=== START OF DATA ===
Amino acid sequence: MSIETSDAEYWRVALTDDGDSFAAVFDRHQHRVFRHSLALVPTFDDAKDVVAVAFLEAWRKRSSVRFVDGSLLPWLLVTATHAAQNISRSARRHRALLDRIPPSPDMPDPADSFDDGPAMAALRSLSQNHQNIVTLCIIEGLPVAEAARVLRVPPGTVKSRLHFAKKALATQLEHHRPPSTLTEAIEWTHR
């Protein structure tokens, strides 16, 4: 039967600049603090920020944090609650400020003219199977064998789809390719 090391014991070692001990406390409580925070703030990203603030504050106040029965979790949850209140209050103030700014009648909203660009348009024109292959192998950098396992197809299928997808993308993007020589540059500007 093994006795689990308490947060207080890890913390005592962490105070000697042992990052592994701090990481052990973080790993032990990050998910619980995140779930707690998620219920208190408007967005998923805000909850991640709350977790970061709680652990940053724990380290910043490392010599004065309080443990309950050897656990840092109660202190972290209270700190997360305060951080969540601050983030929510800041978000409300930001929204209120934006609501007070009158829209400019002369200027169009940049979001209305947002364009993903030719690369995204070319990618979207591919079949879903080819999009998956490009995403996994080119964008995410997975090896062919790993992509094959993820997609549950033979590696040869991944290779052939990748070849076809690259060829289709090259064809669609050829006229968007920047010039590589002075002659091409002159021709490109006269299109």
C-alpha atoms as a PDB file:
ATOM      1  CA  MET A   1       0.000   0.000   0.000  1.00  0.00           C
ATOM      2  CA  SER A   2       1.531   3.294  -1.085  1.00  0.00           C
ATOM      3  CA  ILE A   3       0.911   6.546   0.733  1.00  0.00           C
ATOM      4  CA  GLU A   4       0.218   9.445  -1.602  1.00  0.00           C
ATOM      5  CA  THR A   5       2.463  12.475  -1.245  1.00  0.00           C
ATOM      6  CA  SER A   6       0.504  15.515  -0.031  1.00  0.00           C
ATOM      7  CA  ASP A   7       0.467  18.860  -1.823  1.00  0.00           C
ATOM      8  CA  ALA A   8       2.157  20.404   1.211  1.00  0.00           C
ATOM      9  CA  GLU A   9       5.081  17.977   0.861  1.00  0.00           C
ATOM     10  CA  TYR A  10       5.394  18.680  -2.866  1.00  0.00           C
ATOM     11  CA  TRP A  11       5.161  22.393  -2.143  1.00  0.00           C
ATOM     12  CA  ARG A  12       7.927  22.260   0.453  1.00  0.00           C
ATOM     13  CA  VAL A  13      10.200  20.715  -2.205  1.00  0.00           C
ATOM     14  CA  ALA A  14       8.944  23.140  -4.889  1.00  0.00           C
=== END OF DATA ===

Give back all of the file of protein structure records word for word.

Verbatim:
Amino acid sequence: MSIETSDAEYWRVALTDDGDSFAAVFDRHQHRVFRHSLALVPTFDDAKDVVAVAFLEAWRKRSSVRFVDGSLLPWLLVTATHAAQNISRSARRHRALLDRIPPSPDMPDPADSFDDGPAMAALRSLSQNHQNIVTLCIIEGLPVAEAARVLRVPPGTVKSRLHFAKKALATQLEHHRPPSTLTEAIEWTHR
């Protein structure tokens, strides 16, 4: 039967600049603090920020944090609650400020003219199977064998789809390719 090391014991070692001990406390409580925070703030990203603030504050106040029965979790949850209140209050103030700014009648909203660009348009024109292959192998950098396992197809299928997808993308993007020589540059500007 093994006795689990308490947060207080890890913390005592962490105070000697042992990052592994701090990481052990973080790993032990990050998910619980995140779930707690998620219920208190408007967005998923805000909850991640709350977790970061709680652990940053724990380290910043490392010599004065309080443990309950050897656990840092109660202190972290209270700190997360305060951080969540601050983030929510800041978000409300930001929204209120934006609501007070009158829209400019002369200027169009940049979001209305947002364009993903030719690369995204070319990618979207591919079949879903080819999009998956490009995403996994080119964008995410997975090896062919790993992509094959993820997609549950033979590696040869991944290779052939990748070849076809690259060829289709090259064809669609050829006229968007920047010039590589002075002659091409002159021709490109006269299109």
C-alpha atoms as a PDB file:
ATOM      1  CA  MET A   1       0.000   0.000   0.000  1.00  0.00           C
ATOM      2  CA  SER A   2       1.531   3.294  -1.085  1.00  0.00           C
ATOM      3  CA  ILE A   3       0.911   6.546   0.733  1.00  0.00           C
ATOM      4  CA  GLU A   4       0.218   9.445  -1.602  1.00  0.00           C
ATOM      5  CA  THR A   5       2.463  12.475  -1.245  1.00  0.00           C
ATOM      6  CA  SER A   6       0.504  15.515  -0.031  1.00  0.00           C
ATOM      7  CA  ASP A   7       0.467  18.860  -1.823  1.00  0.00           C
ATOM      8  CA  ALA A   8       2.157  20.404   1.211  1.00  0.00           C
ATOM      9  CA  GLU A   9       5.081  17.977   0.861  1.00  0.00           C
ATOM     10  CA  TYR A  10       5.394  18.680  -2.866  1.00  0.00           C
ATOM     11  CA  TRP A  11       5.161  22.393  -2.143  1.00  0.00           C
ATOM     12  CA  ARG A  12       7.927  22.260   0.453  1.00  0.00           C
ATOM     13  CA  VAL A  13      10.200  20.715  -2.205  1.00  0.00           C
ATOM     14  CA  ALA A  14       8.944  23.140  -4.889  1.00  0.00           C